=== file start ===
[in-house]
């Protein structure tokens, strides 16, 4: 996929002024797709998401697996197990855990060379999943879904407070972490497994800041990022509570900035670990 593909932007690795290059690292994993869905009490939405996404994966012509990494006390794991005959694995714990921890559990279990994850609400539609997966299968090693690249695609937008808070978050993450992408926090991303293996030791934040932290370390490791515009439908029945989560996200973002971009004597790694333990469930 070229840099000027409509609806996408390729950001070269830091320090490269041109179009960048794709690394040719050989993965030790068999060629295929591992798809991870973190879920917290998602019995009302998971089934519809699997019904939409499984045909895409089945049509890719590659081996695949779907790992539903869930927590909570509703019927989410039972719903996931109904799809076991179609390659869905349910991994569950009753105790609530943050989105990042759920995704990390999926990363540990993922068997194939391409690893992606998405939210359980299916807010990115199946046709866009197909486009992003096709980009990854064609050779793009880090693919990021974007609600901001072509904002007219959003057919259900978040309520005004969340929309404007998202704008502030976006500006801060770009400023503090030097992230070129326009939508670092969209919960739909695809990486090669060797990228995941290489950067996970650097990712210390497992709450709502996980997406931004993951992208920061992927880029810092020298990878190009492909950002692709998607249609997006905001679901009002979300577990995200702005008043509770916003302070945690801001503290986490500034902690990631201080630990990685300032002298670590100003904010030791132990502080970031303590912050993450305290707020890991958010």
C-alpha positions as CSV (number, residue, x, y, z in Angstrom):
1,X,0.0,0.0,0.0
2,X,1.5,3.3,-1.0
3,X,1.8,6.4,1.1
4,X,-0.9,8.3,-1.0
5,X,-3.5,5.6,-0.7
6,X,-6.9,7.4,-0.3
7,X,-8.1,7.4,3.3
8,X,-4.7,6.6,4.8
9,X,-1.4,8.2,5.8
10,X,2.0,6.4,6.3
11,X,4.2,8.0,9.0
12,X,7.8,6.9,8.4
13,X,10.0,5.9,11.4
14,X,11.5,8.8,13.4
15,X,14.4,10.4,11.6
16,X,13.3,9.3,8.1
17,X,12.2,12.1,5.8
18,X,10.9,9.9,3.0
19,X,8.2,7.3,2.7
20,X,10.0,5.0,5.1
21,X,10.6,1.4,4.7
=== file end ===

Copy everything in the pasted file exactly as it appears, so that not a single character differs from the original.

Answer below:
[in-house]
């Protein structure tokens, strides 16, 4: 996929002024797709998401697996197990855990060379999943879904407070972490497994800041990022509570900035670990 593909932007690795290059690292994993869905009490939405996404994966012509990494006390794991005959694995714990921890559990279990994850609400539609997966299968090693690249695609937008808070978050993450992408926090991303293996030791934040932290370390490791515009439908029945989560996200973002971009004597790694333990469930 070229840099000027409509609806996408390729950001070269830091320090490269041109179009960048794709690394040719050989993965030790068999060629295929591992798809991870973190879920917290998602019995009302998971089934519809699997019904939409499984045909895409089945049509890719590659081996695949779907790992539903869930927590909570509703019927989410039972719903996931109904799809076991179609390659869905349910991994569950009753105790609530943050989105990042759920995704990390999926990363540990993922068997194939391409690893992606998405939210359980299916807010990115199946046709866009197909486009992003096709980009990854064609050779793009880090693919990021974007609600901001072509904002007219959003057919259900978040309520005004969340929309404007998202704008502030976006500006801060770009400023503090030097992230070129326009939508670092969209919960739909695809990486090669060797990228995941290489950067996970650097990712210390497992709450709502996980997406931004993951992208920061992927880029810092020298990878190009492909950002692709998607249609997006905001679901009002979300577990995200702005008043509770916003302070945690801001503290986490500034902690990631201080630990990685300032002298670590100003904010030791132990502080970031303590912050993450305290707020890991958010």
C-alpha positions as CSV (number, residue, x, y, z in Angstrom):
1,X,0.0,0.0,0.0
2,X,1.5,3.3,-1.0
3,X,1.8,6.4,1.1
4,X,-0.9,8.3,-1.0
5,X,-3.5,5.6,-0.7
6,X,-6.9,7.4,-0.3
7,X,-8.1,7.4,3.3
8,X,-4.7,6.6,4.8
9,X,-1.4,8.2,5.8
10,X,2.0,6.4,6.3
11,X,4.2,8.0,9.0
12,X,7.8,6.9,8.4
13,X,10.0,5.9,11.4
14,X,11.5,8.8,13.4
15,X,14.4,10.4,11.6
16,X,13.3,9.3,8.1
17,X,12.2,12.1,5.8
18,X,10.9,9.9,3.0
19,X,8.2,7.3,2.7
20,X,10.0,5.0,5.1
21,X,10.6,1.4,4.7